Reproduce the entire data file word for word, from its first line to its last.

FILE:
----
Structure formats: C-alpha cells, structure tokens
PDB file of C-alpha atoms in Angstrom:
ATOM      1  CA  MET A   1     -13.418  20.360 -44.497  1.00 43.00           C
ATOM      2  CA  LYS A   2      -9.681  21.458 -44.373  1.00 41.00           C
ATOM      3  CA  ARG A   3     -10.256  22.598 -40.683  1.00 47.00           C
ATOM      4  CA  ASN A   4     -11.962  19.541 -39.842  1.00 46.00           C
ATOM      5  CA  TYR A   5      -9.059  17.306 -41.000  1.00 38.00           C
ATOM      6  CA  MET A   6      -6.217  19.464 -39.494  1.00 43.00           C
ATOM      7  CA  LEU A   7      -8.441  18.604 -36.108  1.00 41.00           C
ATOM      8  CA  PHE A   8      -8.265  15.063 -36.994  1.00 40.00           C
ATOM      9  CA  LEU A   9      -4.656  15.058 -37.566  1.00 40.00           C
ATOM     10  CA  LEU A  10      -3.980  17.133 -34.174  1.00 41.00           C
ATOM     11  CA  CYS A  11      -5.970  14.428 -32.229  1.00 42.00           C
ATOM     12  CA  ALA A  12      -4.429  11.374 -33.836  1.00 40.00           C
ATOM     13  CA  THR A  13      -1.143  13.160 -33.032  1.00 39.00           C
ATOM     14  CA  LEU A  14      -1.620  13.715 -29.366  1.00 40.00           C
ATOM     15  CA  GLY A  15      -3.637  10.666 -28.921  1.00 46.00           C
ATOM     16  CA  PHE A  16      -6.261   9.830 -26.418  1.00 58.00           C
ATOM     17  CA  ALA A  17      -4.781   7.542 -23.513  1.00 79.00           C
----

Structure formats: C-alpha cells, structure tokens
PDB file of C-alpha atoms in Angstrom:
ATOM      1  CA  MET A   1     -13.418  20.360 -44.497  1.00 43.00           C
ATOM      2  CA  LYS A   2      -9.681  21.458 -44.373  1.00 41.00           C
ATOM      3  CA  ARG A   3     -10.256  22.598 -40.683  1.00 47.00           C
ATOM      4  CA  ASN A   4     -11.962  19.541 -39.842  1.00 46.00           C
ATOM      5  CA  TYR A   5      -9.059  17.306 -41.000  1.00 38.00           C
ATOM      6  CA  MET A   6      -6.217  19.464 -39.494  1.00 43.00           C
ATOM      7  CA  LEU A   7      -8.441  18.604 -36.108  1.00 41.00           C
ATOM      8  CA  PHE A   8      -8.265  15.063 -36.994  1.00 40.00           C
ATOM      9  CA  LEU A   9      -4.656  15.058 -37.566  1.00 40.00           C
ATOM     10  CA  LEU A  10      -3.980  17.133 -34.174  1.00 41.00           C
ATOM     11  CA  CYS A  11      -5.970  14.428 -32.229  1.00 42.00           C
ATOM     12  CA  ALA A  12      -4.429  11.374 -33.836  1.00 40.00           C
ATOM     13  CA  THR A  13      -1.143  13.160 -33.032  1.00 39.00           C
ATOM     14  CA  LEU A  14      -1.620  13.715 -29.366  1.00 40.00           C
ATOM     15  CA  GLY A  15      -3.637  10.666 -28.921  1.00 46.00           C
ATOM     16  CA  PHE A  16      -6.261   9.830 -26.418  1.00 58.00           C
ATOM     17  CA  ALA A  17      -4.781   7.542 -23.513  1.00 79.00           C